Infrared optical constants collected from the literature are tabulated. The data for the noble metals and Al, Pb, and W can be reasonably fit using the Drude model. It is shown that at the damping frequency ω = ωτ. Also −∊1(ωτ) ≃ −(½) ∊1(0), where the plasma frequency is ωp.
© 1983 Optical Society of America
Many measurements of the optical constants of metals have been made, primarily at near IR, visible, and UV wavelengths. Brandli and Sievers have measured Au and Pb in the far IR. For the near and far IR we have compiled these data and have tabulated the real and imaginary parts of the dielectric function, ∊1 and ∊2, respectively, the index of refraction n and the extinction index k for each metal. Drude model parameters giving a reasonable fit to the data are given for Au, Ag, Cu, Al, Pb, and W. In general, the Drude model is not expected to be appropriate for transition metals in the near and middle IR, but a good fit can be obtained for W with a Drude model dielectric function.
Weaver et al. have compiled extensive tables or optical properties of metals which have been recently published. Most of their tables do not extend beyond 12-μm wavelength, while our compilation extends to the longest wavelength for which data are available. Another standard compilation is that of Haas and Hadley in the AMERICAN INSTITUTE OF PHYSICS HANDBOOK. However, this includes data only up to 1967. Except for a few cases, the data presented here are more recent.
Bennett and Bennett have shown that the Drude model fits the measured reflectance of gold, silver, and aluminum in the 3–30-μm wavelength range with one adjustable parameter; i.e., the Drude model parameters were obtained from the dc resistivity and fitted with one free electron per atom for gold and silver and 2.6 free electrons per atom for aluminum. Brandli and Sievers have shown that the Drude model is an excellent fit to their far IR measurements on lead and provides a good fit for gold with no adjustable parameters.
II. Definitions and Equations
In keeping with IR spectroscopic notation, all frequencies will be expressed in cm−1. The complex dielectric function ∊c and the complex index of refraction nc are defined as
The Drude model dielectric function is
where ω, ωp, and ωτ have units of cm−1. Separating the real and imaginary parts yields
In these equations, the plasma frequency is
where N is the free electron density, e is the electron charge, m* is the effective mass of the electrons, and ∊∞ is the high frequency dielectric constant. The damping frequency ωτ expressed in cm−1 is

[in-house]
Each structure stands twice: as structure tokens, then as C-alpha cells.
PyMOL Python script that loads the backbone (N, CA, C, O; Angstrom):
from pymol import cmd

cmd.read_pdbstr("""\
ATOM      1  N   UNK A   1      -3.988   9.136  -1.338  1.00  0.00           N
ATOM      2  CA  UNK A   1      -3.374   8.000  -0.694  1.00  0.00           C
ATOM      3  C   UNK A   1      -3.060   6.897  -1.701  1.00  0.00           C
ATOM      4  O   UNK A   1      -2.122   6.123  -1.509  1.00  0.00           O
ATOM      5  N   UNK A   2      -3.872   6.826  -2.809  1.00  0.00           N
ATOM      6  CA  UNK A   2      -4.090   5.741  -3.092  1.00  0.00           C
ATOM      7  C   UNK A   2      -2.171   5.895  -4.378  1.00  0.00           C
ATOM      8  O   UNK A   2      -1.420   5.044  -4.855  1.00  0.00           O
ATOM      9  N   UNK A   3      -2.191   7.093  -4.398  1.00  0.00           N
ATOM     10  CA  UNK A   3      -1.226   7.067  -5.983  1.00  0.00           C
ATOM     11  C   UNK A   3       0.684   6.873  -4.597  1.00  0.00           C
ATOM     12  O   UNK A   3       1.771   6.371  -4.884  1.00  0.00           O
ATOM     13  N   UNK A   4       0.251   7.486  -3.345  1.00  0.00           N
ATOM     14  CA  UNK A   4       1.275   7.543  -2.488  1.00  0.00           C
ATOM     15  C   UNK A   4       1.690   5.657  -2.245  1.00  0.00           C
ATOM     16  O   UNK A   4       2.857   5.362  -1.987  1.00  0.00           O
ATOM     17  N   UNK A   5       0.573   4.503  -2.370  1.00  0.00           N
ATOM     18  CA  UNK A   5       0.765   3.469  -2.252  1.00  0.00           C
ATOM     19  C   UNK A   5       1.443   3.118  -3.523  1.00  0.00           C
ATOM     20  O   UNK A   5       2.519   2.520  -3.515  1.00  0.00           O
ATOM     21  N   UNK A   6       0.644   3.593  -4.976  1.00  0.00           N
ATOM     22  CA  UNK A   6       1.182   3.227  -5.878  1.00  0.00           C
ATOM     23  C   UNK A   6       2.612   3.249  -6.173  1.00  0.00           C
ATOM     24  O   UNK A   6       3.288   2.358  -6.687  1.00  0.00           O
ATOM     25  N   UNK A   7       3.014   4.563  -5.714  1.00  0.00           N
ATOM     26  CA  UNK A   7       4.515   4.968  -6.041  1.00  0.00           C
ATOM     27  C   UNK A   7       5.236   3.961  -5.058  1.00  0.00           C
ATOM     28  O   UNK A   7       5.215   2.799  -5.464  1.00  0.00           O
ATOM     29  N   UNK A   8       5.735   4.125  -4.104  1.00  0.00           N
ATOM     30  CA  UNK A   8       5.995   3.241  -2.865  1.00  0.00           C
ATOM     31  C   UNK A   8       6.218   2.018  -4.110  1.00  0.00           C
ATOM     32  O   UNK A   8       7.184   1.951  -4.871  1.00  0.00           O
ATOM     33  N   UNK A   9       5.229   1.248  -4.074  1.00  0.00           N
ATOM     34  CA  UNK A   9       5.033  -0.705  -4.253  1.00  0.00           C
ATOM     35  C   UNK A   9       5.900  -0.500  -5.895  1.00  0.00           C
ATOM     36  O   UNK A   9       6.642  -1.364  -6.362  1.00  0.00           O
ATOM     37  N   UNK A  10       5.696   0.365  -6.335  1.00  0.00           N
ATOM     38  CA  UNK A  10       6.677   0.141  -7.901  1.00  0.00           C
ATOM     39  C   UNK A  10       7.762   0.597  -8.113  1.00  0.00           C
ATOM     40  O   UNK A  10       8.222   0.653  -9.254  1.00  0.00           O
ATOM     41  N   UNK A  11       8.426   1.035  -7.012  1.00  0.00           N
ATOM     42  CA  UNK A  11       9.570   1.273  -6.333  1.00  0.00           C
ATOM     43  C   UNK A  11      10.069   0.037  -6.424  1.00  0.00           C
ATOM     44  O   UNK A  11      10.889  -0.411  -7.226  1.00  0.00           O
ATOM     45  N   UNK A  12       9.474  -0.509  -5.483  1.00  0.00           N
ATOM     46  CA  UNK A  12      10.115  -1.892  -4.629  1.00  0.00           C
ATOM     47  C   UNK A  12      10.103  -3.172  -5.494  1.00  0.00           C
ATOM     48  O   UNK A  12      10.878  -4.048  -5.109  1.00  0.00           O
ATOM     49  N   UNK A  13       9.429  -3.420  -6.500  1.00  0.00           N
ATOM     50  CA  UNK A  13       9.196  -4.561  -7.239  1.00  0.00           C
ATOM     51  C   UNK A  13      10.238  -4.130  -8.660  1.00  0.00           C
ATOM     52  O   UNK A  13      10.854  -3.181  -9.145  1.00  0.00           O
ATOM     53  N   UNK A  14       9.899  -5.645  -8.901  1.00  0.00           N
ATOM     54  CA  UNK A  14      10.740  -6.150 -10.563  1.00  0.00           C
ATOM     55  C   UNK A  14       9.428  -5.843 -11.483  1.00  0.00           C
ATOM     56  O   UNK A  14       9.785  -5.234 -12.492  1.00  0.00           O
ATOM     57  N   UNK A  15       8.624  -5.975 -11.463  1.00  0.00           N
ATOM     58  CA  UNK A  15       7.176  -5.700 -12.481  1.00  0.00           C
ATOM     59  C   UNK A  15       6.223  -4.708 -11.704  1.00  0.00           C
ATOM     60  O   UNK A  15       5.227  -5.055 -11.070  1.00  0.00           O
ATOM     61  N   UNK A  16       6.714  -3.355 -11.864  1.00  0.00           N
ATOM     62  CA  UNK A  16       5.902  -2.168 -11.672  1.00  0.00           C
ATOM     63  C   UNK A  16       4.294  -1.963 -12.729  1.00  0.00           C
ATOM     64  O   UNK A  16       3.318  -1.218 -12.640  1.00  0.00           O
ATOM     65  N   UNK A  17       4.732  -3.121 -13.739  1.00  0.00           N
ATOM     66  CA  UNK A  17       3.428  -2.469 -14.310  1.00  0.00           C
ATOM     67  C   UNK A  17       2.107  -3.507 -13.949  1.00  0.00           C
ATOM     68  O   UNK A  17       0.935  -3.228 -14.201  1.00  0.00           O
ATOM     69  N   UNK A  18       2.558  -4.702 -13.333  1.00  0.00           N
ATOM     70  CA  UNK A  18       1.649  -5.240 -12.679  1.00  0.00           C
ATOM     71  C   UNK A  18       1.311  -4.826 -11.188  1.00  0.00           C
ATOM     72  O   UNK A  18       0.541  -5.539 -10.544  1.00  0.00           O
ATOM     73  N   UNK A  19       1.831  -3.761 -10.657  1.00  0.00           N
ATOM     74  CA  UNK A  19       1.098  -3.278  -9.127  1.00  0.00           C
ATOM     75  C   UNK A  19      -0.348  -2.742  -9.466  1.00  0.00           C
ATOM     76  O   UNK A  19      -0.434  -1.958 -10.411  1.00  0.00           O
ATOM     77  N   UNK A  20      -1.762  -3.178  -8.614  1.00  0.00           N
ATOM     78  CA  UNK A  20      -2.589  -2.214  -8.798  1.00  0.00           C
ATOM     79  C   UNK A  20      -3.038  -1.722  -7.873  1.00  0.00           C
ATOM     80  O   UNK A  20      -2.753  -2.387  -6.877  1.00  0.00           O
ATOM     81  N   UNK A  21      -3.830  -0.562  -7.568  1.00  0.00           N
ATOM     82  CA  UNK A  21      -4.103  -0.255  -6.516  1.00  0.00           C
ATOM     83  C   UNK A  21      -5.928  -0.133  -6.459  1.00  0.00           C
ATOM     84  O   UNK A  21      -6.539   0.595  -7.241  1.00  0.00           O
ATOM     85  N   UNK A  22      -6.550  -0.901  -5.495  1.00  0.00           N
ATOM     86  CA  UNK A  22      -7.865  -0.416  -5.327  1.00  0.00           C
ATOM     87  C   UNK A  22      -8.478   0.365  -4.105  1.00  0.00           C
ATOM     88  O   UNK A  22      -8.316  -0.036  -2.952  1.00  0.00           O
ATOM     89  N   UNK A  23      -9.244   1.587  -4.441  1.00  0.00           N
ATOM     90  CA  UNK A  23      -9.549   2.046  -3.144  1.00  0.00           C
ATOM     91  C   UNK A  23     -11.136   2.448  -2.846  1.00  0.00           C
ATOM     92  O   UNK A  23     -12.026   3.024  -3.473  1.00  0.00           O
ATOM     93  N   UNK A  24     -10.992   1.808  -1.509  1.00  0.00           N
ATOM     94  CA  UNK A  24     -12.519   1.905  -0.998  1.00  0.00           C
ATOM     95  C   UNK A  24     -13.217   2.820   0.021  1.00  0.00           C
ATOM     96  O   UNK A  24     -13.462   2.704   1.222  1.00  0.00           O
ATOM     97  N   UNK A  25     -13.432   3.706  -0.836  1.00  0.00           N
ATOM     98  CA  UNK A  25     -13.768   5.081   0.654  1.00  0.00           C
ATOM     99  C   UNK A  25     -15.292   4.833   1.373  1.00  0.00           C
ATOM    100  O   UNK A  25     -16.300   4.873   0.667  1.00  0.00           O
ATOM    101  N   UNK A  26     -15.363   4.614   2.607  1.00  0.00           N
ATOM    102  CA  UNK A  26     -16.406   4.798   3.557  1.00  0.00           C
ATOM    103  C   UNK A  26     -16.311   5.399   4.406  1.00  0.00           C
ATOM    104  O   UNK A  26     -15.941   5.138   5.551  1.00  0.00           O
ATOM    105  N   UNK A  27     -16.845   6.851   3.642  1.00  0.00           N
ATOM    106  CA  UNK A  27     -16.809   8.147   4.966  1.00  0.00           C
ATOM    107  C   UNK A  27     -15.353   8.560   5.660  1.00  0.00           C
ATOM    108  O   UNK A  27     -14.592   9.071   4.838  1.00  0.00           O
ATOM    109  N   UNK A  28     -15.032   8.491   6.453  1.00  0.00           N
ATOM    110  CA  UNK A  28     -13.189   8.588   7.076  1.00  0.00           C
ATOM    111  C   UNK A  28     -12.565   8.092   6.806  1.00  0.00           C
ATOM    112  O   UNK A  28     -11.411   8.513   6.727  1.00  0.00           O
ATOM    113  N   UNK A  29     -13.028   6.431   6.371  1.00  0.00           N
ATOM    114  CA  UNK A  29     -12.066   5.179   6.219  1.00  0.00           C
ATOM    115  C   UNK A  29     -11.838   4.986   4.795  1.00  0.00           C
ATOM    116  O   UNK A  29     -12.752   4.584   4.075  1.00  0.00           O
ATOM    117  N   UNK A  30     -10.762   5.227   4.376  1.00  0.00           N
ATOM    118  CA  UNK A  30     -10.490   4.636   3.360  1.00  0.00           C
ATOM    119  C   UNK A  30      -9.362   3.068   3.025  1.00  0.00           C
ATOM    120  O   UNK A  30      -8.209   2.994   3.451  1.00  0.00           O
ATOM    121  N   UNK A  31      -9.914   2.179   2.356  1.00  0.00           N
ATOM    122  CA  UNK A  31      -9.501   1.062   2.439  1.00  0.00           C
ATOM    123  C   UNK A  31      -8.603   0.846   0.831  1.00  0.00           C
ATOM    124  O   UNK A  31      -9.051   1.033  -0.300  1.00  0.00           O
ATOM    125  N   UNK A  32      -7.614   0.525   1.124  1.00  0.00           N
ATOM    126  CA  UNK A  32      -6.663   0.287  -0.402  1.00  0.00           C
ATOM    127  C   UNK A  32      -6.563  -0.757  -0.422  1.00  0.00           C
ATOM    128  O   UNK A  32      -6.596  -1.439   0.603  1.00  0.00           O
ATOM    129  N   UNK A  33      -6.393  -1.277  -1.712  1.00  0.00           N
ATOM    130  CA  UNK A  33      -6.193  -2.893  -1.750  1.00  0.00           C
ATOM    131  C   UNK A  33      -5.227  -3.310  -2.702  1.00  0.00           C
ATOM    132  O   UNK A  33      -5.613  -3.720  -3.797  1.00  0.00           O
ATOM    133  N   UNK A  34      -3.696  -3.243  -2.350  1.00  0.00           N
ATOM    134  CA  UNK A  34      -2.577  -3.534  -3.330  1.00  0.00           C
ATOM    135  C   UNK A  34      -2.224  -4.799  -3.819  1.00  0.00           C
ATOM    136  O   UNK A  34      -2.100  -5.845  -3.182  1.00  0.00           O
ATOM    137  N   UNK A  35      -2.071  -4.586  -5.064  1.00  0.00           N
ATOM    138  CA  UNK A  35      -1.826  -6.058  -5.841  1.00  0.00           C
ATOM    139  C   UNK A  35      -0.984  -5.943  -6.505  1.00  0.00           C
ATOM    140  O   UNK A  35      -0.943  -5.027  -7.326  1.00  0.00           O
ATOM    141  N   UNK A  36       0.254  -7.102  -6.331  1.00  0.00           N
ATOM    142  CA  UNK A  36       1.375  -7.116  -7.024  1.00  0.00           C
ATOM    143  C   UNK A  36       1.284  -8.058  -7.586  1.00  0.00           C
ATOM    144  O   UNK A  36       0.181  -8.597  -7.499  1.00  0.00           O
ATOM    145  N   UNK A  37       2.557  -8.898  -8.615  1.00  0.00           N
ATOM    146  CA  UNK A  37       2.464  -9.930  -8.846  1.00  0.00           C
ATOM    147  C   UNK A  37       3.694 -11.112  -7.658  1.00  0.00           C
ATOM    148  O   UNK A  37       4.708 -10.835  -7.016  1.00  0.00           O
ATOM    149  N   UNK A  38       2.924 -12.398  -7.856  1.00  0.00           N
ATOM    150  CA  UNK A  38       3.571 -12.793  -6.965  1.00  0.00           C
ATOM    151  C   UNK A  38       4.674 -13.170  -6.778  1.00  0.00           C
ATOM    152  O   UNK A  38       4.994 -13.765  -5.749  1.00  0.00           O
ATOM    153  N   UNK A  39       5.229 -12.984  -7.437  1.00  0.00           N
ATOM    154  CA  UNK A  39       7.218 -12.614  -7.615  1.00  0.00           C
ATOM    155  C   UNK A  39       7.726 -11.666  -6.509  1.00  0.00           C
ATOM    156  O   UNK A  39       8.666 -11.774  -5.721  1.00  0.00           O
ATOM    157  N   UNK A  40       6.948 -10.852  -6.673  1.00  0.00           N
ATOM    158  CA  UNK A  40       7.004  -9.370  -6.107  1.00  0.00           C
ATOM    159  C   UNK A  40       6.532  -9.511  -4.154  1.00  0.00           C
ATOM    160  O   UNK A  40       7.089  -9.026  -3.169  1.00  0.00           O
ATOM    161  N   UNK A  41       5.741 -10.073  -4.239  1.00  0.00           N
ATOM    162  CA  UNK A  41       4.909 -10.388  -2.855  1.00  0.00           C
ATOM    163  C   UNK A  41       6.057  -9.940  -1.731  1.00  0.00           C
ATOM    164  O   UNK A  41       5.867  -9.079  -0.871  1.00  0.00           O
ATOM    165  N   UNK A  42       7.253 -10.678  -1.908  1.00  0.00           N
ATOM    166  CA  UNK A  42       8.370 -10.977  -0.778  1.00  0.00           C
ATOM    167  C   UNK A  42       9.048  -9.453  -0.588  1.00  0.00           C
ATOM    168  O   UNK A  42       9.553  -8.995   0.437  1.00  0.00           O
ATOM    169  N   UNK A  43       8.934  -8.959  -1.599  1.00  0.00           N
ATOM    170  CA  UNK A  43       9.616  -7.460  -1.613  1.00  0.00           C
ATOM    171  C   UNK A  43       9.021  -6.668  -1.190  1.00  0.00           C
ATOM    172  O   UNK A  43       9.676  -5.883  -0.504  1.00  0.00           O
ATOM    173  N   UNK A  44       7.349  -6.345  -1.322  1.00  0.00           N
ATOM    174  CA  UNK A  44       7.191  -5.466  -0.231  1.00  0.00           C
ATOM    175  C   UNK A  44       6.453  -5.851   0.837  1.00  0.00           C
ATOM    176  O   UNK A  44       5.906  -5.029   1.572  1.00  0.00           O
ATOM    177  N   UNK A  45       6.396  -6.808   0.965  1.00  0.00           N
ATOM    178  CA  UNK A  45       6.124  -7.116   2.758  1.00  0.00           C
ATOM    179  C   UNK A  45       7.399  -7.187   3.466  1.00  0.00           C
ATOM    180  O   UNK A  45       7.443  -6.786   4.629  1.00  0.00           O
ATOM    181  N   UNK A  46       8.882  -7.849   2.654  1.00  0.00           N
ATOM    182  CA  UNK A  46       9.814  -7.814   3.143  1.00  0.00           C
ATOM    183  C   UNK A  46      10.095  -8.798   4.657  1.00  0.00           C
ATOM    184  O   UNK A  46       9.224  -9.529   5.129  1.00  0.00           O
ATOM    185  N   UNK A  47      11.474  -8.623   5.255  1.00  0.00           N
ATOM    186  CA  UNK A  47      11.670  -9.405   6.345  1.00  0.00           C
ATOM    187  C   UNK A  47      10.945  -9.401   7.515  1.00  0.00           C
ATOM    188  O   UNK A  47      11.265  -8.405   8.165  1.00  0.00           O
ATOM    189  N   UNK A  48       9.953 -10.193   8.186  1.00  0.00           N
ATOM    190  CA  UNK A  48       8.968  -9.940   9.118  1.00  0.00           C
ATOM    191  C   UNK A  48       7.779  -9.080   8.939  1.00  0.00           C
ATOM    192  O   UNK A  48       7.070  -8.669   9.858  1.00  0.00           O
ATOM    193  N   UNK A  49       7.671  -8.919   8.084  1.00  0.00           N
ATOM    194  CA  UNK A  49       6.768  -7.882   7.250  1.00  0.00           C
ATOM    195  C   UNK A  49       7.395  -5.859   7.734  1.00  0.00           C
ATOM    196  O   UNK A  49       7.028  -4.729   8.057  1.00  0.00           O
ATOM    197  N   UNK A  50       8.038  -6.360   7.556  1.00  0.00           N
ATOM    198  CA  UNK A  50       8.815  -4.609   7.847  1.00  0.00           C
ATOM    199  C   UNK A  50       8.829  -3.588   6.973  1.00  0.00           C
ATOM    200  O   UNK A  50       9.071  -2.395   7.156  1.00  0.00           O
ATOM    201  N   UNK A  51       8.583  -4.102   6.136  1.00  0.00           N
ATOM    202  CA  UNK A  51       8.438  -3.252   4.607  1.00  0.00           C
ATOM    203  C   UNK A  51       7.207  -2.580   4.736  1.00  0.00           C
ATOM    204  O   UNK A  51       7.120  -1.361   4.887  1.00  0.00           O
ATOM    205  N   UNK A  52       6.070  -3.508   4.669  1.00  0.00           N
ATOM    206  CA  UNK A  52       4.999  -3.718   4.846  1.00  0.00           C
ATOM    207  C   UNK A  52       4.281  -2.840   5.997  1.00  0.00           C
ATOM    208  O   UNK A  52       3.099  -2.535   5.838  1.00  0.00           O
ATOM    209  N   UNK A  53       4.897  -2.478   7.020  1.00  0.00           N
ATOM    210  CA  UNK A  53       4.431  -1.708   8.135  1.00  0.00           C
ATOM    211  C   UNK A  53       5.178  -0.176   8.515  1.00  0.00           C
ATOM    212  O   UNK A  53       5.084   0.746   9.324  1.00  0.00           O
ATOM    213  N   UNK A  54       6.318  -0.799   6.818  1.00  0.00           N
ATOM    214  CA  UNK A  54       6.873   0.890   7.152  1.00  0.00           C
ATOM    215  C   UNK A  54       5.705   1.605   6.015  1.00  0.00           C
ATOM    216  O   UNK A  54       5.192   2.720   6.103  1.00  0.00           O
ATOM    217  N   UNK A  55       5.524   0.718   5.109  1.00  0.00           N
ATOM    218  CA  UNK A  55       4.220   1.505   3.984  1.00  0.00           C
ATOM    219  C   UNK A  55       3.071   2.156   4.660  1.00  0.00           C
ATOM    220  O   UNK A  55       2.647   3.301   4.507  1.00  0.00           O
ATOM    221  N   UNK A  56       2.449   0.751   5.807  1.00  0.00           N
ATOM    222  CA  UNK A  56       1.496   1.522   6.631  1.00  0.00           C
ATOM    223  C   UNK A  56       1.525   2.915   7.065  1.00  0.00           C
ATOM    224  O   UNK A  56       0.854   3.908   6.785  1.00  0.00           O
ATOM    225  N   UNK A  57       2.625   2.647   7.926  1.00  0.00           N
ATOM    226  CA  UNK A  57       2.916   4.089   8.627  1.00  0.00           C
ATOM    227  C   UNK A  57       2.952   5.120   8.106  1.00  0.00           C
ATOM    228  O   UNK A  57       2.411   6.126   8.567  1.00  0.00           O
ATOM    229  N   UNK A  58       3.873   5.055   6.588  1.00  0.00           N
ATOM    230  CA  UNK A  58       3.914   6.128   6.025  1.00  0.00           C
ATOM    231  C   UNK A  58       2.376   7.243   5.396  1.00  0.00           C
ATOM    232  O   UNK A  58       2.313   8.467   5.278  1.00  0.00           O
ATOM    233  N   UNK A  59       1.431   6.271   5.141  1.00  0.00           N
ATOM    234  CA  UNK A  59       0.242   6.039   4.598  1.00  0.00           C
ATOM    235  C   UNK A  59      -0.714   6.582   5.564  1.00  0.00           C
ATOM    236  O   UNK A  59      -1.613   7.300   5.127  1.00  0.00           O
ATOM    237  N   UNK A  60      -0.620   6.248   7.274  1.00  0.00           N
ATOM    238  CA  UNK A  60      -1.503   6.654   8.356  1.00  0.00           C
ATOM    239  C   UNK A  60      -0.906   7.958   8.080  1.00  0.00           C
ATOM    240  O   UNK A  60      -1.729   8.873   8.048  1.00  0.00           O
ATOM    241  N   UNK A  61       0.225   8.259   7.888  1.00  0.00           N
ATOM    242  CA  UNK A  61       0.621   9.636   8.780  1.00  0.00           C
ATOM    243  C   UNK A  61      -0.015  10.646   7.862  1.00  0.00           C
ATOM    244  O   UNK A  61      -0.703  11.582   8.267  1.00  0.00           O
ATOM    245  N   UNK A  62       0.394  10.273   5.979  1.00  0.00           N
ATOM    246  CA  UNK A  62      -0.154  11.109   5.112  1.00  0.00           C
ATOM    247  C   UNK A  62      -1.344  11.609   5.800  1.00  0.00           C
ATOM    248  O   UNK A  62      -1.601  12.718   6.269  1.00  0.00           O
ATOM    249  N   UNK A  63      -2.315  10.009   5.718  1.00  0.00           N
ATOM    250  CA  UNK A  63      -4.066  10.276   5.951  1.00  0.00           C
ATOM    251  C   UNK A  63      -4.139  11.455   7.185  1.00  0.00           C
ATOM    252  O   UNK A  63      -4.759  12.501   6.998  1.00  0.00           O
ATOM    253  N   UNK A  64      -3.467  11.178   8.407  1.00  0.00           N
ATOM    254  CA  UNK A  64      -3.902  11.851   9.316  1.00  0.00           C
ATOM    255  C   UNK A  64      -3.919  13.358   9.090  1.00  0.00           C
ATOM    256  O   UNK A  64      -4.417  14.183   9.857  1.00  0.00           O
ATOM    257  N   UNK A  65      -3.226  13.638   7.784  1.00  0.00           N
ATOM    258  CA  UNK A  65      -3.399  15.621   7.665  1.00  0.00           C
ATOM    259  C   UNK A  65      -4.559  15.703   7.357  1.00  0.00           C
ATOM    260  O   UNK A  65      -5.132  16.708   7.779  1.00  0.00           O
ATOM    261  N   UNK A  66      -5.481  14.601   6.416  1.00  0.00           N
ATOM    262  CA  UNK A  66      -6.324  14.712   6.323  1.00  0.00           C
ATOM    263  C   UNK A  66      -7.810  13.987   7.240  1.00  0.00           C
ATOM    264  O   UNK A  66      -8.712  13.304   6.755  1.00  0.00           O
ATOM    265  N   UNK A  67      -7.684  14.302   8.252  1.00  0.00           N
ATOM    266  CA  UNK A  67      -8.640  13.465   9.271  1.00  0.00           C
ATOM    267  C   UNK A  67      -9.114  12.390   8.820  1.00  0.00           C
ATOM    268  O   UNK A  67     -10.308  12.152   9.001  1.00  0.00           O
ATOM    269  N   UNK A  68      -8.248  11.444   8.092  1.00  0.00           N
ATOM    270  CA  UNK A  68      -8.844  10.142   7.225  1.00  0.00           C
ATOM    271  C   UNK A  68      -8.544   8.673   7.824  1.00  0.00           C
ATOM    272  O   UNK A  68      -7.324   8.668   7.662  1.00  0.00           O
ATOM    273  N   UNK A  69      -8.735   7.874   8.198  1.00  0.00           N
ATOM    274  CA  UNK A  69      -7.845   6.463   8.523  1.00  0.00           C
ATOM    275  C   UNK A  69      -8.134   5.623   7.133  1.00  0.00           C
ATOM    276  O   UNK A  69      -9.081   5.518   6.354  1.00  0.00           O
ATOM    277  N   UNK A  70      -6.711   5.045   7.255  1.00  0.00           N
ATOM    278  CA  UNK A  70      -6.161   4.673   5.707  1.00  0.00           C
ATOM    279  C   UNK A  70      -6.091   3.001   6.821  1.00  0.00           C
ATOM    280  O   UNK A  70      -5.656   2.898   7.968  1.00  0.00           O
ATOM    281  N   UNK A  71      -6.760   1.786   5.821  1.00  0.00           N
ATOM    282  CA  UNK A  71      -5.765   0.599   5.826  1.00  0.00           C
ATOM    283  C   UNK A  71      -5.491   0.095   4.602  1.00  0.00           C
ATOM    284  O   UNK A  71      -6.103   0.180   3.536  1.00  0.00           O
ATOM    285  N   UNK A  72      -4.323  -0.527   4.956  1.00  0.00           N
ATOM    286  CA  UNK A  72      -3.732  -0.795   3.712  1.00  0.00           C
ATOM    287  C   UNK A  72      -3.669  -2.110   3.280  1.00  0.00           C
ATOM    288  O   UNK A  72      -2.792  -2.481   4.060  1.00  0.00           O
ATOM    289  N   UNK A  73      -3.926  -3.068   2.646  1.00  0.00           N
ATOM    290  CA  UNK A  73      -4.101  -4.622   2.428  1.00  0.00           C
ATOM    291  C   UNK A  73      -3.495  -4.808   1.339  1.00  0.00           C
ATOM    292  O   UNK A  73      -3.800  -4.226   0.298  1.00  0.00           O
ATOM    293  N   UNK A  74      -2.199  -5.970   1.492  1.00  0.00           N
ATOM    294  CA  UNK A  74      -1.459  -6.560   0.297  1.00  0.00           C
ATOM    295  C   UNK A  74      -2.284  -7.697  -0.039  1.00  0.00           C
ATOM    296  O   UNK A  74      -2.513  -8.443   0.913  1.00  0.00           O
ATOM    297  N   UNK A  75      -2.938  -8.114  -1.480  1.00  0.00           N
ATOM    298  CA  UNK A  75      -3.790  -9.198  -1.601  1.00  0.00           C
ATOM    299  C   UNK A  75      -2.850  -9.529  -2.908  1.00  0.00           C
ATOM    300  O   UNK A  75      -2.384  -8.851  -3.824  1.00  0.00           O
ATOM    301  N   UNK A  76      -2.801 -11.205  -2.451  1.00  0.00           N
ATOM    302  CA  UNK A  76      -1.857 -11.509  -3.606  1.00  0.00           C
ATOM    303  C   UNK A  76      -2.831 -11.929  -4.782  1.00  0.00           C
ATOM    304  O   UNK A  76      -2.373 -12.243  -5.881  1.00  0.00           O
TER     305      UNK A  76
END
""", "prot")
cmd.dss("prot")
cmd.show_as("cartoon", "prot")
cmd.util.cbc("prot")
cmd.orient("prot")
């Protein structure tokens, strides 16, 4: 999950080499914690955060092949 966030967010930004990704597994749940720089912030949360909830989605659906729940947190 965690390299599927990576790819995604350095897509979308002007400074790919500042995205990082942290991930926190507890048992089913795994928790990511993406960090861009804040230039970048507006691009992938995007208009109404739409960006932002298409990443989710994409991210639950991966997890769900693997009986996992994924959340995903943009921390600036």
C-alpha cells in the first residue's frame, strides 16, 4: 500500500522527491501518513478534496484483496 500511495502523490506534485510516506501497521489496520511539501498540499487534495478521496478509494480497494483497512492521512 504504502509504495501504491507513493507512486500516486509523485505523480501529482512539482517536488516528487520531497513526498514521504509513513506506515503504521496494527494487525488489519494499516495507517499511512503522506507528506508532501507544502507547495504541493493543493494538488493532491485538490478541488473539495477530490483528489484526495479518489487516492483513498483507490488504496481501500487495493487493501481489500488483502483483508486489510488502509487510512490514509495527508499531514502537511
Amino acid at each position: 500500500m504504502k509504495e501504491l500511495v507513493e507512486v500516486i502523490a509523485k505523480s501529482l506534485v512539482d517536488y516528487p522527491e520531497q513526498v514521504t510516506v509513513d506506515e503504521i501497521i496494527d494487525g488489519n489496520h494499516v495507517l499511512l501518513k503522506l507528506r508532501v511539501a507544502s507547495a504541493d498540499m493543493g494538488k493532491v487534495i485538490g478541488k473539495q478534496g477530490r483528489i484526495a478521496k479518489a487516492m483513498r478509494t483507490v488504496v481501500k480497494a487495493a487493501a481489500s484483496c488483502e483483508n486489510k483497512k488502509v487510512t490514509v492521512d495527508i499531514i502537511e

where τ is the electron lifetime in seconds and c is the velocity of light. Note that for low frequencies
The dc conductivity σ0 is related to ωp and ωτ by
with σ0 having units of cm−1. This can be expressed in terms of the dc resistivity ρ0:
We shall need only R(ω):
III. Determination of Drude Model Parameters
This equation was solved to determine ωτ using ∊1 and ∊2 at some frequency ω. Then ωp was obtained from
This was done for several values of ω to obtain several pairs of ωτ and ωp, which produce the curve with the best eyeball fit to the data.
ωτ was obtained from this data using ωn from the near IR fit. This value of ωτ was used for gold and lead rather than the ωτ obtained from the near IR fit.
We note from Eq. (12) the frequency for which −∊1(ω) = ∊2(ω) is very nearly ω = ωτ since −∊1 ≫ 1. With ω = ωτ both components (−∊1 and ∊2) of the dielectric function are . Thus the Drude parameters, ωτ and ωp, can be determined at the crossover from ω = ωτ and the value of the dielectric function. Note that ; so −½∊1(0) ≃ −∊1(ωτ).
Figures 1–12 are plots of −∊1(ω) and ∊2(ω) for the twelve metals. The high frequency termination occurs where the Drude model becomes invalid. The solid lines are calculated from the Drude model with the parameters listed in Table 13. Tables 1–12 present the collected values of ∊1, ∊2, n and k. Table 13 summarizes the Drude model parameters from our fit (for Ag, Au, Cu, Al, Pb, and W) as well as ωτ calculated from ωp and the AIP Handbook values of the dc resistivity. Dielectric functions for all metals considered in this article except Pb have been tabulated by Weaver et al. for the UV, visible, and near IR.
Finally, we disclaim any physical signficance for the Drude model. The intent is only to parametrize the optical constants for these metals even when there is some question as to the physical meaning of the parameters. The transition metals show interband transitions and cannot be fit with a Drude model in the IR (with the exception of W). Even the noble metals in the IR can have small interband contributions to the dielectric constants.
This work was partially supported by the U.S. Army, DAAK-11-82-C-0052. We gratefully acknowledge the valuable advice of Jean M. Bennett, David Begley, David Bryan, Kul Bhasin, and W. F. Parks.